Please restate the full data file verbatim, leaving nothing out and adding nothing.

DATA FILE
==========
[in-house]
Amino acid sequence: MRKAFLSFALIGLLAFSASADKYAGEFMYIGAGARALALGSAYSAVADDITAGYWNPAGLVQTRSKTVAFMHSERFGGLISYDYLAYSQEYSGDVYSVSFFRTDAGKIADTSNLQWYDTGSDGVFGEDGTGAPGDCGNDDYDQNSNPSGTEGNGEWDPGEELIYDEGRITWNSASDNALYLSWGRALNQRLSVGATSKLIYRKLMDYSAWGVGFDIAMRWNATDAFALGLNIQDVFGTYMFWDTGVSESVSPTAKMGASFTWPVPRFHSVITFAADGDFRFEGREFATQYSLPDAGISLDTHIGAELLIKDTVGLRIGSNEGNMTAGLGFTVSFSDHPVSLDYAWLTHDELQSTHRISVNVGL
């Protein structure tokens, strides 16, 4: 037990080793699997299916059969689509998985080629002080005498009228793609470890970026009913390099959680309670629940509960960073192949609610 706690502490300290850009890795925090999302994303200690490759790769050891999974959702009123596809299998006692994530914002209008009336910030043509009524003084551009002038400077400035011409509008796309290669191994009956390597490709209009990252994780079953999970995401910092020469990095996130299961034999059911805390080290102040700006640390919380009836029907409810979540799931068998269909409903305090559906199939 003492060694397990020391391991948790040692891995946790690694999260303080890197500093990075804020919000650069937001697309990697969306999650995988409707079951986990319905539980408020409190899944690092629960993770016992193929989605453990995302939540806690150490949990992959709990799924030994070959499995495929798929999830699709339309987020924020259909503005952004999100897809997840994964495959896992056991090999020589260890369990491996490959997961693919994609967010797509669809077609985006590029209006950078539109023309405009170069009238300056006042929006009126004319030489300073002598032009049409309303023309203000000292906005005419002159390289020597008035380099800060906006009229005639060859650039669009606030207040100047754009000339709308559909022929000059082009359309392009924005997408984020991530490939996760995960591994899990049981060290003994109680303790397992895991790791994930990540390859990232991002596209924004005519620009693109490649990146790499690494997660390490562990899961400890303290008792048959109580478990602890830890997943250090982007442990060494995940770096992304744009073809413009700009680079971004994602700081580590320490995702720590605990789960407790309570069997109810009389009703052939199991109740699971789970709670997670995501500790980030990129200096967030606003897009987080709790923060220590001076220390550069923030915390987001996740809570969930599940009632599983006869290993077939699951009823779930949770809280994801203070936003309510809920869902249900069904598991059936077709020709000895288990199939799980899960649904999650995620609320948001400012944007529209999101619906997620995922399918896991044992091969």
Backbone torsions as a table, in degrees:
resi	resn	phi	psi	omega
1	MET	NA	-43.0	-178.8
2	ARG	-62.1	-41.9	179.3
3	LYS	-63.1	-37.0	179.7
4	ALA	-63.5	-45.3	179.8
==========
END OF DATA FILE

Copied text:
[in-house]
Amino acid sequence: MRKAFLSFALIGLLAFSASADKYAGEFMYIGAGARALALGSAYSAVADDITAGYWNPAGLVQTRSKTVAFMHSERFGGLISYDYLAYSQEYSGDVYSVSFFRTDAGKIADTSNLQWYDTGSDGVFGEDGTGAPGDCGNDDYDQNSNPSGTEGNGEWDPGEELIYDEGRITWNSASDNALYLSWGRALNQRLSVGATSKLIYRKLMDYSAWGVGFDIAMRWNATDAFALGLNIQDVFGTYMFWDTGVSESVSPTAKMGASFTWPVPRFHSVITFAADGDFRFEGREFATQYSLPDAGISLDTHIGAELLIKDTVGLRIGSNEGNMTAGLGFTVSFSDHPVSLDYAWLTHDELQSTHRISVNVGL
């Protein structure tokens, strides 16, 4: 037990080793699997299916059969689509998985080629002080005498009228793609470890970026009913390099959680309670629940509960960073192949609610 706690502490300290850009890795925090999302994303200690490759790769050891999974959702009123596809299998006692994530914002209008009336910030043509009524003084551009002038400077400035011409509008796309290669191994009956390597490709209009990252994780079953999970995401910092020469990095996130299961034999059911805390080290102040700006640390919380009836029907409810979540799931068998269909409903305090559906199939 003492060694397990020391391991948790040692891995946790690694999260303080890197500093990075804020919000650069937001697309990697969306999650995988409707079951986990319905539980408020409190899944690092629960993770016992193929989605453990995302939540806690150490949990992959709990799924030994070959499995495929798929999830699709339309987020924020259909503005952004999100897809997840994964495959896992056991090999020589260890369990491996490959997961693919994609967010797509669809077609985006590029209006950078539109023309405009170069009238300056006042929006009126004319030489300073002598032009049409309303023309203000000292906005005419002159390289020597008035380099800060906006009229005639060859650039669009606030207040100047754009000339709308559909022929000059082009359309392009924005997408984020991530490939996760995960591994899990049981060290003994109680303790397992895991790791994930990540390859990232991002596209924004005519620009693109490649990146790499690494997660390490562990899961400890303290008792048959109580478990602890830890997943250090982007442990060494995940770096992304744009073809413009700009680079971004994602700081580590320490995702720590605990789960407790309570069997109810009389009703052939199991109740699971789970709670997670995501500790980030990129200096967030606003897009987080709790923060220590001076220390550069923030915390987001996740809570969930599940009632599983006869290993077939699951009823779930949770809280994801203070936003309510809920869902249900069904598991059936077709020709000895288990199939799980899960649904999650995620609320948001400012944007529209999101619906997620995922399918896991044992091969």
Backbone torsions as a table, in degrees:
resi	resn	phi	psi	omega
1	MET	NA	-43.0	-178.8
2	ARG	-62.1	-41.9	179.3
3	LYS	-63.1	-37.0	179.7
4	ALA	-63.5	-45.3	179.8